My last cartoon was about figuring out who has the control in the relationship: you or him? And what does that mean in the bedroom?
Today’s cartoon is about my favorite holiday, Halloween. (Until Christmas, and then it’s Christmas.) I did this cartoon for the Los Angeles Times; thus, the swimming pool used as a cauldron. Of course, the quotation is from the witches in Macbeth. And although some people don’t like witches, no one doesn’t like Shakespeare, am I right? “Double, double, toil and trouble…”
But Halloween is more than a bikini, a broom, and a black cat. It’s about death.
Whenever there’s a national tragedy, or especially a personal one (and this time it’s personal for me) we all wonder, Why? And those of us who believe in God say, Why, God?
Maybe it’s just me, but I’ve always felt awkward talking to a therapist about religion. I’m more the talky cognitive type, and it’s hard to talk about belief and faith – again, maybe that’s me.
I went searching for answers, and I’m a little embarrassed to say I’ve spent a lot of time thinking about a Wiki page, called, The Problem of Evil. This might sound like a typical wonky Wiki page, but it turns out this is the actual name of a philosophical and religious issue.
In philosophy of religion, the problem of evil refers to the question of how to reconcile the existence of evil with an omnibenevolent, omniscient and omnipotent God.
I like the way the page uses logic:
- If an omnipotent, omniscient, and omnibenevolent god exists, then evil does not.
- There is evil in the world.
- Therefore, an omnipotent, omniscient, and omnibenevolent God does not exist.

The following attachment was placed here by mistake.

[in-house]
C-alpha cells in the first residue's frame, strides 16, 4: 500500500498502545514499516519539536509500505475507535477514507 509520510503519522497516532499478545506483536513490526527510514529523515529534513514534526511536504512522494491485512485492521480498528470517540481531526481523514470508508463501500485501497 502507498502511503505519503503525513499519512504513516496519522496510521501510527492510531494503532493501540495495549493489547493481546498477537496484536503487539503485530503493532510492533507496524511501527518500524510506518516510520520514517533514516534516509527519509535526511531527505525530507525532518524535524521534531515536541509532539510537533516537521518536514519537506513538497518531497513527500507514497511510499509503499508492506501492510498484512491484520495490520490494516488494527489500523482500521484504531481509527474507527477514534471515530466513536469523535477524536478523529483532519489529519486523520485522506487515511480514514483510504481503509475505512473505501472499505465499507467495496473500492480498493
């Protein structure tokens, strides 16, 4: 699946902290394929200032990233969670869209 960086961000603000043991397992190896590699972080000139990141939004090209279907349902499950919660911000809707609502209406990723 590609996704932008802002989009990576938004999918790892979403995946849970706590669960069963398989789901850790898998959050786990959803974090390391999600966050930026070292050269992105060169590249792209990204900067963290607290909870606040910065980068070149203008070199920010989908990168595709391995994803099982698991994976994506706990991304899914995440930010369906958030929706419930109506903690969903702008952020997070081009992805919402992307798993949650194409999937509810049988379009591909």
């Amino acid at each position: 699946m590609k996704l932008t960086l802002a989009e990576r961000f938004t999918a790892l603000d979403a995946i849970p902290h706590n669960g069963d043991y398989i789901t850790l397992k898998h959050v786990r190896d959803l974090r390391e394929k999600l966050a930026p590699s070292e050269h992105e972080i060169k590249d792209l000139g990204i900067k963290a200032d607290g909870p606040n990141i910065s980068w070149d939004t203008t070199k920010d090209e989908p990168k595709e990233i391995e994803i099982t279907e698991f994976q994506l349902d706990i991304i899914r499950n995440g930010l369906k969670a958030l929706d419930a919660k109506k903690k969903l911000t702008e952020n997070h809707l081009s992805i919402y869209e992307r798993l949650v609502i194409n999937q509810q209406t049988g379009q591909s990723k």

Logic isn’t a complete answer, of course, or maybe even the right approach, because so much is based on belief, but it should certainly be considered. They also give some serious thought to animals, which are the most pure if we are considering life, and which the book, The Problem of Evil, (there are actually several with this title) describes as “innocent, helpless, amoral but sentient victims.” (Animals are victims of both people and natural events.)
I was flummoxed to discover that Charles Darwin himself had given thought to God while composing his scientific studies of evolution. He wrote:
The sufferings of millions of the lower animals throughout almost endless time are apparently irreconcilable with the existence of a Creator of ‘unbounded’ goodness.
Even while he was tallying all the animals big and small, he was not just observing how things work, he was concerned by the atrocity he saw. A scientist with a big heart! I really like you, Mr. Darwin. Very sadly, as it happens, his daughter died at the age of 9 :(, which would make anyone question religion. However, he was never an atheist, but sometimes an agnostic.
So if a committed scientist like Darwin ponders religion and God as he works on theories, I guess it’s okay if I bring it up in therapy session. I mean, how can anyone ignore it, right? There probably is a way to reconcile good and evil and wisdom when death pops up its ugly head, but I continue to ask Why?
Meanwhile, I’ll cheerfully celebrate Halloween, candy, and bikinis.
Your thoughts are very welcome.
Next, an answer you may not have thought of for a job interview.